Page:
“Rear Window” Talks Without Talking


Tired of endless exposition and character that simply tell you what they’re going to do instead of just shutting up and doing it? A great film communicates ideas by using cinematic elements rather than simply have a character describe what that person is or isn’t. Fully formed characters, well, characterize their attributes; they don’t say they’re sensitive and like long walks on the beach, they actually imbue sensitivity and go on long walks on the beach. Alfred Hitchcock’s Rear Window is prime example of this.

Often considered one of Hitchcock’s masterpieces, Rear Window explores the very nature of performance, the act of being seen, and its effects on the viewer, the act of seeing. The film’s protagonist Jeff observes his neighbors through a window, which works much like a TV screen, allowing him to surf from channel to channel or window to window as he peers through a telephoto lens into the lives of his neighbors. By watching their lives at a distance, Jeff pieces together what he believes is a plot and even comes up with stories for each of them. He projects lives onto to them for entertainment, creating a story from a distance.

Sound familiar?

Hitchcock asks the viewer to make up a story from a distance as well. Following the credits, Hitchcock swoops into Jeff’s apartment and shows us how we will see the neighbors. The camera circles the apartment’s courtyard and shows us where each window is in relation to Jeff. When the camera finally lands back at Jeff’s apartment, in tight close-up, we see our lead sweat profusely, before Hitchcock cuts to a thermometer pushing a 100 degrees. Within the first two minutes, Hitchcock has placed us in the setting and the feel. The courtyard is laid out and the heat creates tension.


The Courtyard, where the windows are also channels.

Next, Hitchcock turns the camera inward to Jeff’s apartment. Over the next thirty seconds, Hitchcock scan Jeff’s apartment for information. It slows down on his broken leg, encased in a cast, and moves towards his smashed camera, several photographs of racecar crashes, and a framed, inverted photograph of his girlfriend. The viewer says, “Ok. He’s a photographer who broke his leg shooting a race and has a girlfriend, though, isn’t sure how to develop a proper picture.” Hitchcock then confirms this information with a phonecall from Jeff’s editor and uses this as a chance to hound the viewer for not paying attention. Rather than cutting to each thing or, worse, having Jeff explain to someone his character, the camera gives us a full picture of who this guy is. It delivers the information visually and preps the viewer for what kind of person we’re about to spend time with.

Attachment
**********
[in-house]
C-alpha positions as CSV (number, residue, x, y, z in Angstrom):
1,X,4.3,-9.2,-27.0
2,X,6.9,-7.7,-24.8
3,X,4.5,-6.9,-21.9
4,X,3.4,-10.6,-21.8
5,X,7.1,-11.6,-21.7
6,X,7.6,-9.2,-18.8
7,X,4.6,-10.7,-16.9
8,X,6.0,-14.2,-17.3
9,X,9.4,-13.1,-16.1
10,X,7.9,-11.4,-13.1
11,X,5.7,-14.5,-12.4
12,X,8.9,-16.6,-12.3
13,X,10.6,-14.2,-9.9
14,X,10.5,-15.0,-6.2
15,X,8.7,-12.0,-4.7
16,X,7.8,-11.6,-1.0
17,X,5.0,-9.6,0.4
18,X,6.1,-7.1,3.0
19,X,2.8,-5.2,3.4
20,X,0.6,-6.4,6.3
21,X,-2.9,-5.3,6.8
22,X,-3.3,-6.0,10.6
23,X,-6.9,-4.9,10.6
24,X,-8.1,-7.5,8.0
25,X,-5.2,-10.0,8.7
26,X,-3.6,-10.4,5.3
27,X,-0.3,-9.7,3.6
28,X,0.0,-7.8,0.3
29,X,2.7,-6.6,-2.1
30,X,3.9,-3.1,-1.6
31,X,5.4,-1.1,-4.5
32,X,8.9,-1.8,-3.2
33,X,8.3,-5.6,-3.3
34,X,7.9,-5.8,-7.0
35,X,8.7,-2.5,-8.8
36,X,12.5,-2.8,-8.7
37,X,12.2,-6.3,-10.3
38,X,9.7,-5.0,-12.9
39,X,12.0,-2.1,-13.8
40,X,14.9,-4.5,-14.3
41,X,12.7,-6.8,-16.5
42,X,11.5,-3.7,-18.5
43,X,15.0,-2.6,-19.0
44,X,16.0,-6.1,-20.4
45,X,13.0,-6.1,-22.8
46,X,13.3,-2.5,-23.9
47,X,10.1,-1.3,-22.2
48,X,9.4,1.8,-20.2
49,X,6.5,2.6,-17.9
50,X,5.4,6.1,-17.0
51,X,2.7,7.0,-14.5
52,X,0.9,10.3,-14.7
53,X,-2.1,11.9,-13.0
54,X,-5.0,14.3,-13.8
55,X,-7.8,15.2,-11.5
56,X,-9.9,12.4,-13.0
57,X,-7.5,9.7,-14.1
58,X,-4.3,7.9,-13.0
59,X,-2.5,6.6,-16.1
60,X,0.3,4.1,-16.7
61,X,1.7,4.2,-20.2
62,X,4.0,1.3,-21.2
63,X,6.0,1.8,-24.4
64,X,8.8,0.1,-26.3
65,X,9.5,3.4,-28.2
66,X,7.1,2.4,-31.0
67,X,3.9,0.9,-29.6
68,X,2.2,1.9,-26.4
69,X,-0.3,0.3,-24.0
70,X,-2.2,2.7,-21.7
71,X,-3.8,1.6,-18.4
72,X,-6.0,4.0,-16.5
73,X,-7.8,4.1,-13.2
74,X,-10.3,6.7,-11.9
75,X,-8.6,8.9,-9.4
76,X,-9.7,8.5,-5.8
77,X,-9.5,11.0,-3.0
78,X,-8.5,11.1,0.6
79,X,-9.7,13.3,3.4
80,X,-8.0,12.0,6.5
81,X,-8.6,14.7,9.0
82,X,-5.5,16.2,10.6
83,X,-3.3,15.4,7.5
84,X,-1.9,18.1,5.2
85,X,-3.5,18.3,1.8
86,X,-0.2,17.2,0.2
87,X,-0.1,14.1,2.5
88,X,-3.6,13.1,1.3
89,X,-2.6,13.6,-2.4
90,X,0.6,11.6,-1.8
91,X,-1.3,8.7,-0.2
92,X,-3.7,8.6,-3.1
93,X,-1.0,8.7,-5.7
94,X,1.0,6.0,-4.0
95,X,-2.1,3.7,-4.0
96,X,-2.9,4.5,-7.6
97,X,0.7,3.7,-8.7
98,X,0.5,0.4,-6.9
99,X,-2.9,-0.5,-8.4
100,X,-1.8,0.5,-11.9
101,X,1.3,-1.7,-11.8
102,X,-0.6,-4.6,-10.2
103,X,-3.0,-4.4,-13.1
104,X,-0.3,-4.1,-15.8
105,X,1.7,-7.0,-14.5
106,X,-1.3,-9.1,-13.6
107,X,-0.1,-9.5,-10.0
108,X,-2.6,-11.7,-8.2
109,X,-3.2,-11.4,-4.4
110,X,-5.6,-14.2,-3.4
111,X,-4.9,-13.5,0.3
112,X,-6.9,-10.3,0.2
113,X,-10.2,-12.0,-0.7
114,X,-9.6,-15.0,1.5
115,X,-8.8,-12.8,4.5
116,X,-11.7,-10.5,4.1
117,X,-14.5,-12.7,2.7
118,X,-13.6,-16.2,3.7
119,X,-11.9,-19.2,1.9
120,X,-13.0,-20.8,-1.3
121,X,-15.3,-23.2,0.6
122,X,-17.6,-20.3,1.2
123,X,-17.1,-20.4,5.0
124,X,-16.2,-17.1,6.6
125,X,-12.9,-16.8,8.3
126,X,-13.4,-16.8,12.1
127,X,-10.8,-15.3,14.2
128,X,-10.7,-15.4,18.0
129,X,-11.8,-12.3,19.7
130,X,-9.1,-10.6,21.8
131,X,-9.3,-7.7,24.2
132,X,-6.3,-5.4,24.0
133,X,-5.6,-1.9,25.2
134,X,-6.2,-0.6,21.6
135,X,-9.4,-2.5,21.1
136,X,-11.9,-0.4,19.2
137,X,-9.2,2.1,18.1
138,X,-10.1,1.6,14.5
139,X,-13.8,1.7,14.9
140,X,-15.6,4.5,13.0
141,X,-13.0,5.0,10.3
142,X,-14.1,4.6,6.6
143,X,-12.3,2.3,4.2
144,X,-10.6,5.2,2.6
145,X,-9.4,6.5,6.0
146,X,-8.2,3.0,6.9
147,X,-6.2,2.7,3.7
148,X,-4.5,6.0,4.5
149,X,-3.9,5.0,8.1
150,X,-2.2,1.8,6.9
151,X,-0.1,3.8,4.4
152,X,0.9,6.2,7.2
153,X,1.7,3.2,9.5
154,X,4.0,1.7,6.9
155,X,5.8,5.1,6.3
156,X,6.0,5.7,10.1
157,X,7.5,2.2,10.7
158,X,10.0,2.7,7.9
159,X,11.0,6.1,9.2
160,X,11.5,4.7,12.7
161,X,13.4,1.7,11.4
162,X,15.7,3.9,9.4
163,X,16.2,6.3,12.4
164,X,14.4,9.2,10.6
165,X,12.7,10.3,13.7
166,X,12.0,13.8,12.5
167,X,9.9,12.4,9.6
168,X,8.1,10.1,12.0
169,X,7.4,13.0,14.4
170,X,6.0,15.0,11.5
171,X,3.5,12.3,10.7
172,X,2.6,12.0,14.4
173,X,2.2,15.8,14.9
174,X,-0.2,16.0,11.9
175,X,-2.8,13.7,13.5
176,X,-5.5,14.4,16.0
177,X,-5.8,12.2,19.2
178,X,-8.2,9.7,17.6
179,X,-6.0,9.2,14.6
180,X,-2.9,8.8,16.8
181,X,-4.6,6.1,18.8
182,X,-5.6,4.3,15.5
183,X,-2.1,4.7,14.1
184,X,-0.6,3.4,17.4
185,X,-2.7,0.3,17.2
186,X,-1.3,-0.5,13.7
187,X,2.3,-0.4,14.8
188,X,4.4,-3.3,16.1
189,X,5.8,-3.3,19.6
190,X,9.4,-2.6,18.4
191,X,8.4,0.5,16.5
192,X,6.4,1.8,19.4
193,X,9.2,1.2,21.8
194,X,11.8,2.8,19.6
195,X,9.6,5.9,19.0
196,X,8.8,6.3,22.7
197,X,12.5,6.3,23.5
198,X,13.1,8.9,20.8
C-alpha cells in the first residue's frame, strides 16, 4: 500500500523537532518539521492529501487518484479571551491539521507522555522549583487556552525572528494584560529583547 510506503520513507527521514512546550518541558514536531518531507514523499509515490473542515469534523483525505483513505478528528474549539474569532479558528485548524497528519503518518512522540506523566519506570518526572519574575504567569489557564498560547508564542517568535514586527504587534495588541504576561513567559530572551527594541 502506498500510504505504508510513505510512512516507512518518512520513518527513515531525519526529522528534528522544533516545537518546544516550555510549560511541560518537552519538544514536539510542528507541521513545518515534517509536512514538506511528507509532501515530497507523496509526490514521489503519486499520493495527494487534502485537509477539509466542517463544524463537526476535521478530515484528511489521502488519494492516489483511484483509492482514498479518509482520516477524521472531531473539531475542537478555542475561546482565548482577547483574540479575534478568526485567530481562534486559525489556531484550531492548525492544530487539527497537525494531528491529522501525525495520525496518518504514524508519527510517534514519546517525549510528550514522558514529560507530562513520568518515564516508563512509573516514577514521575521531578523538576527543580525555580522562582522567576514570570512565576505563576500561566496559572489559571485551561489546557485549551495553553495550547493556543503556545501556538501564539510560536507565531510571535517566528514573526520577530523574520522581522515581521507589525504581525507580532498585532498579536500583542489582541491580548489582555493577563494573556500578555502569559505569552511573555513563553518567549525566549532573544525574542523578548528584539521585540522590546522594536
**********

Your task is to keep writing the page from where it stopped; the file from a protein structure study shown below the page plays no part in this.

Like Jeff in Rear Window, Hitchcock forces us to snoop around Jeff’s apartment to make superficial judgements about who he is and what he does. We see things from distance and infer what they mean. Rear Window frequently pushes its characters out the window in search of a story they cooked up. To Hitchcock we’re just as voyeuristic with Jeff, always looking for a life outside of our own, no matter how far from the truth we may be.

  1. I couldn’t agree more! One of the things I love most about classic films from the 30’s – 50’s is that they KNEW how to use silence for more than just a few seconds. It seems like cinematographers were given the chance to tell more of the story. Great film. Nice write up!

    • A director like Hitchcock tended to trust his audience more than most directors. Instead of finding a creative way to deliver information, many would rather have some teacher tell the protagonist who they are and what they have to do. Audiences are smarter than they get credit for. Show something worth seeing and they’ll understand.

      Thanks for the words!

  2. This movie is fascinating – appeals to the voyeur in me – but the set is even more so. The folks who designed & built it are brilliant.

    I like what you said in your previous response about Hitchcock trusting his audience. He never talked down to them, which is one of many reasons why his films still feel fresh.

    • Couldn’t agree more. Last year, a time-lapse video of the courtyard made the rounds. It really gives you an even deeper appreciation for what Hitchcock and his immensely talented team created.

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